5. When you have the urge to eat, ask yourself if you are physically or emotionally hungry. If you are emotionally hungry, set a timer for 2 minutes and find an activity to distract you, or another way to soothe yourself. At the end of the 2 minutes, ask yourself again. This will help you slow down the rush to eat in order to fix your feelings.
A guest article from Mary Guldan-Lindstrom with a thought-provoking message for this Monday!
THE SWEET SPOT
In golf there is something called a “sweet spot”. It is the spot on the face of the club, which provides the most effective results when hitting the ball. Every time a golfer hits, they are aiming for that sweet spot. I think of it as the place that will bring about the most desirable results.
We can apply this same principle to people. Have you ever felt like a square peg in a round hole? If so, you missed the sweet spot.
Being a mother, I worked hard to put my boys in a situation in which they could succeed. The ultimate challenge was forcing two strong willed, can’t sit still, boys in a school classroom for 4 hours straight. And then, we expect them to learn under those conditions.
Society expects us to conform to the rules. Thankfully, those rules are relaxing and we have more choices.
In business, every business has it’s sweet spot. The situation where the best solution is provided to meet the their best customer’s need. This spot can demand the maximum price for the business and provide the maximum value to the customer.
Have you found your “sweet spot” or are you still trying to force the square peg in the round hole?
… not working as much as they have in years past. Teen employment rates are the lowest this year than in 50 years. Here is a great article from Fluidity with some insight:
School is out for the summer. Young people are looking for temporary work. Unemployment still hovers around 9% despite rosy predictions. Despite claims the economy is improving, it remains sluggish at best. Many businesses are contracting. So what gives?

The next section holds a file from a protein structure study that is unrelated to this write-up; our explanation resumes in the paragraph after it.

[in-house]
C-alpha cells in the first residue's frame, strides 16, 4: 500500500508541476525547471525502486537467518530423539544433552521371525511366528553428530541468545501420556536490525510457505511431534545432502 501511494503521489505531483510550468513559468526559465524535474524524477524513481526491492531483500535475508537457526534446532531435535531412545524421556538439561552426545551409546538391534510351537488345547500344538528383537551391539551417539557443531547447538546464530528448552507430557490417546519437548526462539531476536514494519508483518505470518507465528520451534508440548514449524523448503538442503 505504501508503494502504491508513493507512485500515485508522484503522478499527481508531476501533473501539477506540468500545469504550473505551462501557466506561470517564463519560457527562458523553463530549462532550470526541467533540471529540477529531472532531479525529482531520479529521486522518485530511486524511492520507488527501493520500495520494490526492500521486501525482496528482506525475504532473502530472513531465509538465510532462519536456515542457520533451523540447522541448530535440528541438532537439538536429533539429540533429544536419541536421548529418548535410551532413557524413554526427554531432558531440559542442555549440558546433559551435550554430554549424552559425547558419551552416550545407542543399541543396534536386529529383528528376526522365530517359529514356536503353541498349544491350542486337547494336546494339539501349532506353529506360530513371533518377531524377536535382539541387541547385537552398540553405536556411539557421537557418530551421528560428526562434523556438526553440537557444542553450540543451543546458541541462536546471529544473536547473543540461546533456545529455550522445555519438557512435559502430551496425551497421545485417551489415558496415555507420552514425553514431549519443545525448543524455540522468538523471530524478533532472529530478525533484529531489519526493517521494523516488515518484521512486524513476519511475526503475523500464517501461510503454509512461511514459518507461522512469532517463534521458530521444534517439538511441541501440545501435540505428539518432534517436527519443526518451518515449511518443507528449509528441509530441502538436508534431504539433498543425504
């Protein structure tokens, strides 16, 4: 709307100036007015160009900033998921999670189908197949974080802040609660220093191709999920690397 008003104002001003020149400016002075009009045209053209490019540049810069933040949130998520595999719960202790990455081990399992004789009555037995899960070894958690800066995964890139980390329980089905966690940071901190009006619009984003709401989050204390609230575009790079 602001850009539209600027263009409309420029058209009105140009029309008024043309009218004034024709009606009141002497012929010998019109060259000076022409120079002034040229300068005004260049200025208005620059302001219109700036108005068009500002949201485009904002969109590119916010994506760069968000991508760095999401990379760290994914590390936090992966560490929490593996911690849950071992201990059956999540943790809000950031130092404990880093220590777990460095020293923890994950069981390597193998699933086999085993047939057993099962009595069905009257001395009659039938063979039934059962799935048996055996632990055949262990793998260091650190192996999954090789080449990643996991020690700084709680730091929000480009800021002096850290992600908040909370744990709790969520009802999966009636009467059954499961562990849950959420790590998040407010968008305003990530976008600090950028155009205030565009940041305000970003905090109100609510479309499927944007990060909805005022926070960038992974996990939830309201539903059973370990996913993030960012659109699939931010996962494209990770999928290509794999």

What is often overlooked in evaluating the American economy is the consumer perspective. As the country came through the depression over the past three-plus years, the average consumer has had to scale back in many areas. With gas prices playing with $4 per gallon, many families have cut back on travel plans and vacations. That has an impact on hotels, resorts, restaurants, attractions, gas stations, and any other business affiliated with the hospitality industry. As a result, those businesses have gone to discounts or special two-for-one offers to lure guests. They may have cut back on staff or reduced amenities to keep the lights on. That impacts everyone. Dollar stores and discount retailers have seen increased volume because of the economic downturn. Higher end retailers are struggling with inventory issues and over staffing concerns. Advertising has been cut back, which has an impact on media outlets, printers, photographers, graphic artists, and sales representatives. Grocery stores have had to raise prices because of higher transportation costs which, in turn, forces consumers to be more frugal in their buying habits. They use coupons or a generic brand instead of a name brand, which means heads roll higher up the corporate ladder. The picture may appear gloomy, but the reality is this is a great time for business owners to evaluate where they are, review their business plan, and make the adjustments that must be made to survive. The alternative is to begin shut down procedures, look for an acquisition or merger partner, or try to sell for the maximum value possible. That option will take time. If the business needs to put a plan together, now is the best time to start the process, even if there has never been a plan in place before. Positive changes in the American business environment must come through the planning process. It takes time and the willingness to be honest, plus the ability and professional help to think things through. The answers may not be pretty, but they can lead to profitability.